Saturday, 23 January 2016

Green Leader calls for ' Save A&E' posters and banners on Kirklees buildings and vehicles

At Saturday's successful Demonstration against the proposed closure of Huddersfield Accident and Emergency and Huddersfield Royal Infirmary Kirklees Green Party Leader Councillor Andrew Cooper called for all Council buildings and vehicles to be allowed to display 'Hands off HRI' and 'Save our A&E' posters.

Councillor Cooper said,

"At last Wednesday's Full Council meeting all parties on Kirklees gave unequivocal backing to the campaign to protect NHS Services in the area. A very tangible and visible example of that support would be to allow the Council's Town Halls, Libraries, offices and other public buildings to display posters and banners in support of the campaign to protect local health services. The Council could also allow its vehicles such as vans and even bin waggons to be used to display appropriate posters. We need to demonstrate that it is the whole community and the institutions that represent it that oppose these proposals. I will raise this idea with other Party leaders and the Chief Executive of the Council."


  1. No, that would be unconstitutional and undemocratic - sets a dangerous precedent and some tax payers might disagree spending their taxes that way.

    Might also compromise future legal issues with the NHS about the

    Also, it could forcing officers to undertake work of a political nature which might compromise their contracts with the Council.

    And it could also put in serious jeopardy future working relationships between NHS and council staff to the detriment of residents.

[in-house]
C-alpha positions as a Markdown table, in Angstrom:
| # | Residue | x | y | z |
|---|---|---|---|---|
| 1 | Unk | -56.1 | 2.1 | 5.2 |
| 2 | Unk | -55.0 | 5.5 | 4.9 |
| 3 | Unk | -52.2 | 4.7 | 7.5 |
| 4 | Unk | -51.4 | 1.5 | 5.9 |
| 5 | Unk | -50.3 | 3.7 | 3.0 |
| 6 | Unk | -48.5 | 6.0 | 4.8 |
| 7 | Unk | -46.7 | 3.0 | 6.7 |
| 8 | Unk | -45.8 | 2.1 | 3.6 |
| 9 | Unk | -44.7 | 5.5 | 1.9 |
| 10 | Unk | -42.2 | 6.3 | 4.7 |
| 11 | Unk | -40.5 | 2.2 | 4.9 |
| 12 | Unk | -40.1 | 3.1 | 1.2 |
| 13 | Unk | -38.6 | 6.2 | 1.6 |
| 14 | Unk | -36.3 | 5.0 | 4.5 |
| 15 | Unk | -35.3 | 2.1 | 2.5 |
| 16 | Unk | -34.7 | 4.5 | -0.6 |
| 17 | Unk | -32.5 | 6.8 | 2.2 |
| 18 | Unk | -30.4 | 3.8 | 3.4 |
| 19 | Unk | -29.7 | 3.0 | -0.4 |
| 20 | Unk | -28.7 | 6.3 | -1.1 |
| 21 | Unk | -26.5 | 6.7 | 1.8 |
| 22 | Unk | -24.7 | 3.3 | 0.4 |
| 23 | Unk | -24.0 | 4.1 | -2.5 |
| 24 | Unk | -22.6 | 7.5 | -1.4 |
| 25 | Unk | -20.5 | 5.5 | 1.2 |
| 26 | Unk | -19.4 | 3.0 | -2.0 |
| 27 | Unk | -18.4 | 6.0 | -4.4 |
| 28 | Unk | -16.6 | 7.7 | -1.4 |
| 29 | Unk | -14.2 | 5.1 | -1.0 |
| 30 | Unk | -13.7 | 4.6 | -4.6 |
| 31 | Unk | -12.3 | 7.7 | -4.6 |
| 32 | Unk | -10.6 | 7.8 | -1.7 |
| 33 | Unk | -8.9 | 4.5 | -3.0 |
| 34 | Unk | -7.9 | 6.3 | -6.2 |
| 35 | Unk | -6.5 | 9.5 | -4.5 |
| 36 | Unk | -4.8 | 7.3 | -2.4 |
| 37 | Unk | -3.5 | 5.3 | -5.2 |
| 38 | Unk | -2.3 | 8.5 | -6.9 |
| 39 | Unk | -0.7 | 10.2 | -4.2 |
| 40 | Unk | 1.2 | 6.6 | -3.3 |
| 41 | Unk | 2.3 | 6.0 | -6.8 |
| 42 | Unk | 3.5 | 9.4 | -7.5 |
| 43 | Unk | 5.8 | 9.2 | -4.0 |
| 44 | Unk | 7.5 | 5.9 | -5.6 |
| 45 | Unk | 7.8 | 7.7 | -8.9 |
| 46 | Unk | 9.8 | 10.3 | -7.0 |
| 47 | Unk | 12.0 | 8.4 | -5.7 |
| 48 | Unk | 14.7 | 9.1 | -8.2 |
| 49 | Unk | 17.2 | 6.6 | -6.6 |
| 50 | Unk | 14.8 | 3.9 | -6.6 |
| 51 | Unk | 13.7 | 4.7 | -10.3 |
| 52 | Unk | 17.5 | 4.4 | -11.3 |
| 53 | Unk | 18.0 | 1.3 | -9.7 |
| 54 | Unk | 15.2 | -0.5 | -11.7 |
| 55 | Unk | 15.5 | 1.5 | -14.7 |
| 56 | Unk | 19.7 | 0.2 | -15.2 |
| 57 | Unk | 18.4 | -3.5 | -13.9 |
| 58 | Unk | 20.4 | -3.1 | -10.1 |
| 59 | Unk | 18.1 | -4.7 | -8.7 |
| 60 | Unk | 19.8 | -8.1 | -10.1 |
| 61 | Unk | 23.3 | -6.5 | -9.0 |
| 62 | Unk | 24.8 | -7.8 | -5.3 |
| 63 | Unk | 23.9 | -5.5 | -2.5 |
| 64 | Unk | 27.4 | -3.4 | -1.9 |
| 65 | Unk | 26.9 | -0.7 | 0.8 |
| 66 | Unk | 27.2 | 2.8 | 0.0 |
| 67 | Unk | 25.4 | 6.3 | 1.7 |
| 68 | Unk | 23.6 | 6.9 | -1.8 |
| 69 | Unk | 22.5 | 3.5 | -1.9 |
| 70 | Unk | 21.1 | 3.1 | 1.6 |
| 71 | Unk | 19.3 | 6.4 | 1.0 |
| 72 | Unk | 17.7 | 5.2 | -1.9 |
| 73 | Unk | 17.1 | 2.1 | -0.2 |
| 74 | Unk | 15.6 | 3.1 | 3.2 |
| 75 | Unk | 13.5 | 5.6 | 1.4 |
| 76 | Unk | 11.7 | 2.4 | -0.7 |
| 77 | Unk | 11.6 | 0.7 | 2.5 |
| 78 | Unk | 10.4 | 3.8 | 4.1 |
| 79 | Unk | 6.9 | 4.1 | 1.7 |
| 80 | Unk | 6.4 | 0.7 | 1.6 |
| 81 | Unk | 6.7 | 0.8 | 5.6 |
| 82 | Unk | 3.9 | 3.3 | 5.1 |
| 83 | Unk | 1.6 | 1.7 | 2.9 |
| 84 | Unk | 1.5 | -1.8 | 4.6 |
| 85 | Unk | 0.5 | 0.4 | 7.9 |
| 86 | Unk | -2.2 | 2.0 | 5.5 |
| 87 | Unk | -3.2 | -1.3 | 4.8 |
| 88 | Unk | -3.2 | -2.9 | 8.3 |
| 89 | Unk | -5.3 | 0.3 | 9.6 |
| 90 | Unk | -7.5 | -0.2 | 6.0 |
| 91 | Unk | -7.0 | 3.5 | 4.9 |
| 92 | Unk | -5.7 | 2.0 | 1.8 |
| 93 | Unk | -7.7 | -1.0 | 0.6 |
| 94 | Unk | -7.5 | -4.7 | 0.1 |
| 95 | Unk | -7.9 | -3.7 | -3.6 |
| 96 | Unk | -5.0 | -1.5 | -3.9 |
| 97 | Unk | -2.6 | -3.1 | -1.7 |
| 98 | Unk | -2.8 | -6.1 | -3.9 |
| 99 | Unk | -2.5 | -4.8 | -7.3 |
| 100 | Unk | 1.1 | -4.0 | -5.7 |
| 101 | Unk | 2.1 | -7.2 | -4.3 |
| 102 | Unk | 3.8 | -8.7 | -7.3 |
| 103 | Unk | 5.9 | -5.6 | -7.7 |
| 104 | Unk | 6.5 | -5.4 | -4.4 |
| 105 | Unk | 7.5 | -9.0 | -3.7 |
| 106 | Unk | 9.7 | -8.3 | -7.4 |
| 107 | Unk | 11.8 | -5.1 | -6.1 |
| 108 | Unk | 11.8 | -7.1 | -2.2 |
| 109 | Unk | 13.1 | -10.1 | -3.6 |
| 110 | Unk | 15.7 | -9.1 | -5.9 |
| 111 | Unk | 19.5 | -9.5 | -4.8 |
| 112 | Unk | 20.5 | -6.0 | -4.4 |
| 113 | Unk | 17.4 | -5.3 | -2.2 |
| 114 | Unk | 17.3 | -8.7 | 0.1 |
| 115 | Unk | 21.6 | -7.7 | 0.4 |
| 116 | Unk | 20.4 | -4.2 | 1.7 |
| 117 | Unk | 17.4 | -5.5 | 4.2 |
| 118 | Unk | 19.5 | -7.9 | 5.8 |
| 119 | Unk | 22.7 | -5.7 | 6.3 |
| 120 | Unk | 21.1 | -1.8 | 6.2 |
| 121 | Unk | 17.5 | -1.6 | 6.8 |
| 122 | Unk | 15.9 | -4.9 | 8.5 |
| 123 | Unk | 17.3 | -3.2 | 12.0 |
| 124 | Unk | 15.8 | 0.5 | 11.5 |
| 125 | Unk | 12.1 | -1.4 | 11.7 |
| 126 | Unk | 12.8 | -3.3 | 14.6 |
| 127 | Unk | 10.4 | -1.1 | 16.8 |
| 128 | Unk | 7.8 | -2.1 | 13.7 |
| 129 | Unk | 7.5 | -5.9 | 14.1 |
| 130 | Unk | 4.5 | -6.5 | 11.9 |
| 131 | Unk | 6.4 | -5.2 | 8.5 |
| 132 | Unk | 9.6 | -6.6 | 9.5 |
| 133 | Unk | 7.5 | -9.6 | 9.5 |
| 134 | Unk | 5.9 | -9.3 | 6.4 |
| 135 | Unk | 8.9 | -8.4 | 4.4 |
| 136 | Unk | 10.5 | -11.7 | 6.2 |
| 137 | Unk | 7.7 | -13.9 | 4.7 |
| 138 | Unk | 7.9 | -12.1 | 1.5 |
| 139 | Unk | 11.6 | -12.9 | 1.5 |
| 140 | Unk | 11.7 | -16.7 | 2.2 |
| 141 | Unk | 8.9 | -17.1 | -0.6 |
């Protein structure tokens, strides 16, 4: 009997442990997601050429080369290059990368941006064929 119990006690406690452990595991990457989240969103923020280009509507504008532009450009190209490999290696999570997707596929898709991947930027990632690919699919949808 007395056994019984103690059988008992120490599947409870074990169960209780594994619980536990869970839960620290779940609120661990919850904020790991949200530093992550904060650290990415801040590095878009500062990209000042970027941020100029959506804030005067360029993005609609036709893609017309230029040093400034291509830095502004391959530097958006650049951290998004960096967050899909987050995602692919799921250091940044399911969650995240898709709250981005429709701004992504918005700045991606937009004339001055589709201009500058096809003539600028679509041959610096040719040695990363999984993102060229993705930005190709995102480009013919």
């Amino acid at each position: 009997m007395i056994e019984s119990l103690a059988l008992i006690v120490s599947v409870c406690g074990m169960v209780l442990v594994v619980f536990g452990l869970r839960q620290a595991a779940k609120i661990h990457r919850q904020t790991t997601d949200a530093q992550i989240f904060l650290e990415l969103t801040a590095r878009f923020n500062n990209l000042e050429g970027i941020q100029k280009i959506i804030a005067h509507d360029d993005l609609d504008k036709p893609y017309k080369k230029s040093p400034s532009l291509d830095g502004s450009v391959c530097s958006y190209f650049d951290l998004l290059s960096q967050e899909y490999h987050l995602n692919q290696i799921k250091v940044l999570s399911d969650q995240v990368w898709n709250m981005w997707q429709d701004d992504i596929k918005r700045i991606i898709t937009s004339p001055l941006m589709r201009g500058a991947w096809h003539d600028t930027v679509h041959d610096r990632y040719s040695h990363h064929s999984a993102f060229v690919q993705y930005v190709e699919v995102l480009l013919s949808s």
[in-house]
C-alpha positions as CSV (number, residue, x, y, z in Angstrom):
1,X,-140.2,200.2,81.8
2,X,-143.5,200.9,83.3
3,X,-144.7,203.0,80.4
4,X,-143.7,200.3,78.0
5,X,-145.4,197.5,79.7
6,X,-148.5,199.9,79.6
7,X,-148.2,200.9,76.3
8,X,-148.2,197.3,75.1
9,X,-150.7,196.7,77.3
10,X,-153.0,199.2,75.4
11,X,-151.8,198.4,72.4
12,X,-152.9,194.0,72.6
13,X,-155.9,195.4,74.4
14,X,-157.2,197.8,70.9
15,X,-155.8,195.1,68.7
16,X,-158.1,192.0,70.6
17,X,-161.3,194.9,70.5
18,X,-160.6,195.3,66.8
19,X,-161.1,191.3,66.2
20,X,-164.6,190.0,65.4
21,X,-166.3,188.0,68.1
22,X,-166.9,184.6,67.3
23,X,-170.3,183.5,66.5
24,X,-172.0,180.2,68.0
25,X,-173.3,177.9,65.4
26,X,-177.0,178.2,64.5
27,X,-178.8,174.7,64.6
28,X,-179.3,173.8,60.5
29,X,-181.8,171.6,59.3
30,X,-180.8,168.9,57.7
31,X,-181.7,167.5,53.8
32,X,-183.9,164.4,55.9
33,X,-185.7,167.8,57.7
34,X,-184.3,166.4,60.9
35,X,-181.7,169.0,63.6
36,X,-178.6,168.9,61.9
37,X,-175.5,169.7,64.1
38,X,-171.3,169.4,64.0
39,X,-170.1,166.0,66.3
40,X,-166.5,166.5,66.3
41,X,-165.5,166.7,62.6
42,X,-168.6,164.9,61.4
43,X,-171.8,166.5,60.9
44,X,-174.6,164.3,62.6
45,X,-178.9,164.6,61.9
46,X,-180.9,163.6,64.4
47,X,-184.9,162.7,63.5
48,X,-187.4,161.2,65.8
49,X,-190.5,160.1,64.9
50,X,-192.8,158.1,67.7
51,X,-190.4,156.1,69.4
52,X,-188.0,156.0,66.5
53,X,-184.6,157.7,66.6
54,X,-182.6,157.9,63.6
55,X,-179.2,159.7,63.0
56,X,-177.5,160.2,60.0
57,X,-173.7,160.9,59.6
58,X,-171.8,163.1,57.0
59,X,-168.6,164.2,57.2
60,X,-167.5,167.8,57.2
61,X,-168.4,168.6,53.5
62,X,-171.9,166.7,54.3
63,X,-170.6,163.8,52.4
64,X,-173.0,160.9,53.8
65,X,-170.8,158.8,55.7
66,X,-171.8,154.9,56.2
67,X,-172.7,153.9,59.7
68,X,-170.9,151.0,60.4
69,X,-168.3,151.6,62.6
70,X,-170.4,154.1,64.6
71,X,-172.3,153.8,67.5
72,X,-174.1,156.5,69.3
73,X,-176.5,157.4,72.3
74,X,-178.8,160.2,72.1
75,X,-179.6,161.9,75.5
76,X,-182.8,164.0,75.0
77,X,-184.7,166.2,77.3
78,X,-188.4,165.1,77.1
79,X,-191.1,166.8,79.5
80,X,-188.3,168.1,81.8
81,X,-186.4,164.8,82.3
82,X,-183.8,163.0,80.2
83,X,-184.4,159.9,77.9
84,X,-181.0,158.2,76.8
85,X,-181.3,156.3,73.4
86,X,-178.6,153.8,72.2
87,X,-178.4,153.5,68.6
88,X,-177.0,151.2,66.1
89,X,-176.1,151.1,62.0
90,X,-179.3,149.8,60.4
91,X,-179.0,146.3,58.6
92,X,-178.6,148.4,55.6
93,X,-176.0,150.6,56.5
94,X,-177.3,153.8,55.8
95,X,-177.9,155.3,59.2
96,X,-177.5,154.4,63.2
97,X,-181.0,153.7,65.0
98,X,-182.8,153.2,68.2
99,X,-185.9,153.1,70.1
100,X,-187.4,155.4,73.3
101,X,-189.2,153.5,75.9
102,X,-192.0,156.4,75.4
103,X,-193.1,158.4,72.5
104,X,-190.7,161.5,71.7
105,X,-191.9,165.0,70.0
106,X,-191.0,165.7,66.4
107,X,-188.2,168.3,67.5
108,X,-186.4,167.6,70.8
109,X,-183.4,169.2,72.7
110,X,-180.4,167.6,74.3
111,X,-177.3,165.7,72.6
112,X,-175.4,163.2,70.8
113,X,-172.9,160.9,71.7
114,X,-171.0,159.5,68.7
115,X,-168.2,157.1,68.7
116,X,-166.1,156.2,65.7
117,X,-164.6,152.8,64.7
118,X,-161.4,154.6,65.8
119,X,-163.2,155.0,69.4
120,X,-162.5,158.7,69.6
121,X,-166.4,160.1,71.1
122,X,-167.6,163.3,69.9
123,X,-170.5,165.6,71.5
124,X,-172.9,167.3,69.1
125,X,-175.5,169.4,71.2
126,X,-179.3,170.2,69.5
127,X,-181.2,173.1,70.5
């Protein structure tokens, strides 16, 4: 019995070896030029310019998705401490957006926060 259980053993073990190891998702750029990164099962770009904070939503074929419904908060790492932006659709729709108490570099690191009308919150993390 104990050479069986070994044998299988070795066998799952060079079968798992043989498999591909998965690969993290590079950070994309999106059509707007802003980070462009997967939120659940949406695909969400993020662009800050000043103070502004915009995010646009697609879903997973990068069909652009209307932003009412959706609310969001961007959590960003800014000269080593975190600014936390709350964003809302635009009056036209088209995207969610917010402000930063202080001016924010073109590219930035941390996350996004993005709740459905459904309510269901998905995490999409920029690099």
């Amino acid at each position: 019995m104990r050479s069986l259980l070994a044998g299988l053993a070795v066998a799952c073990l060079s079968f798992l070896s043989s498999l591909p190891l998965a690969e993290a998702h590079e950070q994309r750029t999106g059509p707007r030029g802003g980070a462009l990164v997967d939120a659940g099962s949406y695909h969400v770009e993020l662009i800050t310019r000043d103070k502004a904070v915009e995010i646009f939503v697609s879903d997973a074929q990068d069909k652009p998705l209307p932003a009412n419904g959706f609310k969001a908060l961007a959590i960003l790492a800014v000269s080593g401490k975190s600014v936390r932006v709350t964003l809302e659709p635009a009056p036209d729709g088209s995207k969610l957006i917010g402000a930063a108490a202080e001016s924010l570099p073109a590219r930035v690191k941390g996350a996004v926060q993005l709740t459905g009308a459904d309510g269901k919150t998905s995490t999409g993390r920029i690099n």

2. Can you tell me where this suggestion is in conflict with the Kirklees Constitution? I don't believe this is undemocratic as the views expressed in the posters would represent the settled and unanimous view of the council in a democratic vote. Who said anything about spending Council money on this? I think this proposal would not force employees to undertake work of a political nature. It is allowing them to display posters consistent with the views of the democratically elected representatives of the Council. This course of action is not one I would normally advocate but this is not a normal situation and as such I believe we need to powerfully express the views of democratically elected institutions such as the local Council.

  3. The Council's constitution, specifically the Officer' Code of Conduct places demands on officers that would prevent them taking sides in what is obviously a political issue. That all political parties agree about the issues makes no difference. It is undemocratic because officers would, like it or not, be forced to indicate a preference in the argument. In other words, what you're advocating, is forcing officers to comply with what you believe is the majority view. That's wrong and very naive of you. You've also ignored my other points about future relationships with the NHS. Imagine having to undertake sensitive and life-changing work between the two organisations in the future after officers had been compelled to contradict the views of the NHS during the consultation. It is also against an officer's contract above a certain grade to take part in political activities. You and others have made this issue political.